- There are several different types of retirement village arrangements which vary in the degree of occupancy and ownership. Accordingly, this gives rise to different contractual rights and obligations depending upon the specific retirement village arrangement you may have with the village operator. It is important to consider the different types of retirement village arrangements to ensure that it is best suited to your situation. The different arrangements include:
- Leasehold arrangements;
- Strata or Community Schemes;
- Loan and Licence Arrangements;
- Company Title Schemes; and
- Rental Arrangements.
A leasehold is an arrangement where the village operate owns the dwelling and the residents signs a lease to occupy the dwelling for a set period of time. The Retirement Villages Act 1999 (NSW) (the Act) recognises 4 different types of leasehold title:
- Registered long-term leases of a term greater than 50 years (s 7 of the Act).
- Registered long-term leases which entitle the resident to a share of 50% in at least 50% of the capital gain (s 7 of the Act).
- Leases which are assignable and terminate on assignment rather than on permanent vacation s 129 of the Act).
- Leases of any other kind which are not registered or, have a term less than 50 years or, entitle the resident to less than 50% of the capital gains and which may or may not be assignable (s 4 of the Act).
Any lease that is for a period of time greater than 3 years is required to be registered on the title deed. Although, leasehold arrangements are commonly for 99 years or more.
Strata or Community Scheme
Under a strata or community scheme, you will enter into a contract for the sale of land by paying the the agreed purchase price to the owner of the unit. As per any strata or community scheme this will make you the owner of the unit and you will automatically become a member of the owner’s corporation or community association. As such, this will mean that your rights and obligations as the owner of a strata or community scheme will be pursuant to the Strata Schemes Management Act 1996 or the Community Land Management Act 1989, respectively.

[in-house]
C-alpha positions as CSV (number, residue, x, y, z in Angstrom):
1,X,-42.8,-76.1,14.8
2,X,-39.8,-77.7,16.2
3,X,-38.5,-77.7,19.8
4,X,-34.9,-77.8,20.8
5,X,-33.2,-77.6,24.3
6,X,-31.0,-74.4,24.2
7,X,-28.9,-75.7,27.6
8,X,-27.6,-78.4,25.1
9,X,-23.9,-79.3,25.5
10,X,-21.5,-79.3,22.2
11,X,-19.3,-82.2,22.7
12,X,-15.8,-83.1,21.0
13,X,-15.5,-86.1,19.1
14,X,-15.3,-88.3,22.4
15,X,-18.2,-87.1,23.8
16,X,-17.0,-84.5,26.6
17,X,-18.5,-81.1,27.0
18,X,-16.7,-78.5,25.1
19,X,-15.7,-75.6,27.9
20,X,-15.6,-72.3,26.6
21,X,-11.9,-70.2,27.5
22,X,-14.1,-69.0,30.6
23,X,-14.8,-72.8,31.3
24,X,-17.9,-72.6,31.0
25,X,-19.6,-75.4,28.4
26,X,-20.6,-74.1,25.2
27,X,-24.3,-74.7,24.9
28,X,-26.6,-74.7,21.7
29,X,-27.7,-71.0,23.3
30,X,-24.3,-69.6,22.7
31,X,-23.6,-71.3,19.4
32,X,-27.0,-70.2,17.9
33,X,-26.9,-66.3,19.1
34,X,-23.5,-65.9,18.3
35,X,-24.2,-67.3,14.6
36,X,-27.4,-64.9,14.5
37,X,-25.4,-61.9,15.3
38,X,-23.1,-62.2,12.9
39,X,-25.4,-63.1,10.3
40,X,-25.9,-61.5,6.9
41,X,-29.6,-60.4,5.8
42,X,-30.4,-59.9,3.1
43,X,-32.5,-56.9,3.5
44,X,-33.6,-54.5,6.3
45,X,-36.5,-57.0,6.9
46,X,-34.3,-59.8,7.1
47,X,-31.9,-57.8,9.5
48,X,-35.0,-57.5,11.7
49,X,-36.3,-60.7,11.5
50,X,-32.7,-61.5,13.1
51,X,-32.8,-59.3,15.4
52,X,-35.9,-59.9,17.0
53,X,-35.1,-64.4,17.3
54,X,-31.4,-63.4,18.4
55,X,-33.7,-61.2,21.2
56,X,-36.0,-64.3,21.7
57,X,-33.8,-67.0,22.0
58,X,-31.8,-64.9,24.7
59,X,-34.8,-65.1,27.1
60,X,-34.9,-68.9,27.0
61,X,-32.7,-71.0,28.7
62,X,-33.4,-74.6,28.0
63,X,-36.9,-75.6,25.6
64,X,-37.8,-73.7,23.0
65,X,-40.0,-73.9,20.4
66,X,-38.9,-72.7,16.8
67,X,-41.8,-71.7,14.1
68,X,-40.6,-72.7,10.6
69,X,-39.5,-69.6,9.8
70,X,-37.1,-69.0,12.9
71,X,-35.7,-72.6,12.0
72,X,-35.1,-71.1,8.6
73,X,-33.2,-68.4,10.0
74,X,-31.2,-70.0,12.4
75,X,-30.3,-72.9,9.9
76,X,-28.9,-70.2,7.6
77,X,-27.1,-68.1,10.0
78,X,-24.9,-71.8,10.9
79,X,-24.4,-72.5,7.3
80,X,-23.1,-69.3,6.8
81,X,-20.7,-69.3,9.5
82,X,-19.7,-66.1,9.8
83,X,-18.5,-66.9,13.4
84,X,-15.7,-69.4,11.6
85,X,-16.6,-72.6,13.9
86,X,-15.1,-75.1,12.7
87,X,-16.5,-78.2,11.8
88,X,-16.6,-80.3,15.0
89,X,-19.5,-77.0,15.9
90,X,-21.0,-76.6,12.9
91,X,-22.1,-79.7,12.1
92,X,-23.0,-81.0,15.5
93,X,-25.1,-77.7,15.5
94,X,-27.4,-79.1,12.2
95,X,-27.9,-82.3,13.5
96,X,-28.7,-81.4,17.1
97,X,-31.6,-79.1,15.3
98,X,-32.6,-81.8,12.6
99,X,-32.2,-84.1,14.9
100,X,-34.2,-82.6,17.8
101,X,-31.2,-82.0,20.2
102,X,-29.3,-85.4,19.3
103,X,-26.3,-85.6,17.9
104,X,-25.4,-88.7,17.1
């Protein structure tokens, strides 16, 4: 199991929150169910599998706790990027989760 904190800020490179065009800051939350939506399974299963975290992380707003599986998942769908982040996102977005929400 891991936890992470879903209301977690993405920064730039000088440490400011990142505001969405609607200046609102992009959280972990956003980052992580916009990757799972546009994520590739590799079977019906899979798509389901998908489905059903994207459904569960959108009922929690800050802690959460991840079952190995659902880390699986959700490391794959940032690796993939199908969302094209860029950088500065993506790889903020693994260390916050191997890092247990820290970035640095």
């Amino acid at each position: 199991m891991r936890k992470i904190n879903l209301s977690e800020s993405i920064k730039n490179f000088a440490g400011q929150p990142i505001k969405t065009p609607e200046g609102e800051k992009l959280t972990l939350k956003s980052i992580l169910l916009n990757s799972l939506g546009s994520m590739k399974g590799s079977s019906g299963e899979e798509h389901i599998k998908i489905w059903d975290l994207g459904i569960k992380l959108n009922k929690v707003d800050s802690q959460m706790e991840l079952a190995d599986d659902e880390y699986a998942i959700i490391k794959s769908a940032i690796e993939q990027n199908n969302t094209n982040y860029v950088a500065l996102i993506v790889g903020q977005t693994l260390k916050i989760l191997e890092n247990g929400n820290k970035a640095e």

Particularly, as a member of the owner’s corporation or the community association, on a quarterly basis you will have to pay levies to cover the maintenance of the common property. There may also already be an existing agreement between the owner’s corporation or the community association with the village operator, often for the life of the village, to help the village operator carry out its functions in managing and administering the scheme’s common property.
Furthermore, as well as entering into a sale of land contract, you will be required to enter a service contract
Also, as the owner of the unit, you will be entitled to sell the unit and appoint any qualified person to act as your selling agent. Under the terms of service contract however, you may have to pay the operator a share of any capital gains.
Loan and Licence Arrangements
Loan and Licence arrangements vary from leasehold arrangements in that you do not own or have a registered interest. These types of arrangements are generally offered by non-profit organisations such as charity and church village operators which provided a contract that allow you to live in a unit. An ingoing contribution to the operator will have to paid, usually in the form of an interest free loan that may include a non-refundable donation. Regular recurrent charges will also have to be paid on the basis determined by the operator. For example, every fortnight or month.
Company Title Schemes
In some respects, company title schemes operate similarly to a strata or community scheme. The difference is that the village is owned by a company in a company title scheme and in order to gain the right to occupy the unit you must purchase shares at market value. As an occupant, you will be required to comply with the company’s constitution and the management provided by the Board of Directors, which is appointed by the shareholders. Occupants enjoy similar selling rights to that of strata villages.
Rental arrangements are not as common and operate similarly to the way people in the general community use a rental arrangement. In this manner, you will sign a residential tenancy agreement and pay rent like other tenants. If there is a term that excludes the application of retirement village laws, your agreement will be covered by the Residential Tenancies Act 2010. Under this arrangement, there are no ingoing contributions that are payable when you enter the village or fees and charges when you leave. Generally, to occupy the unit you will have to pay a rental bond (maximum 4 weeks rent), regular rent payments and water usage (if separate meter is used).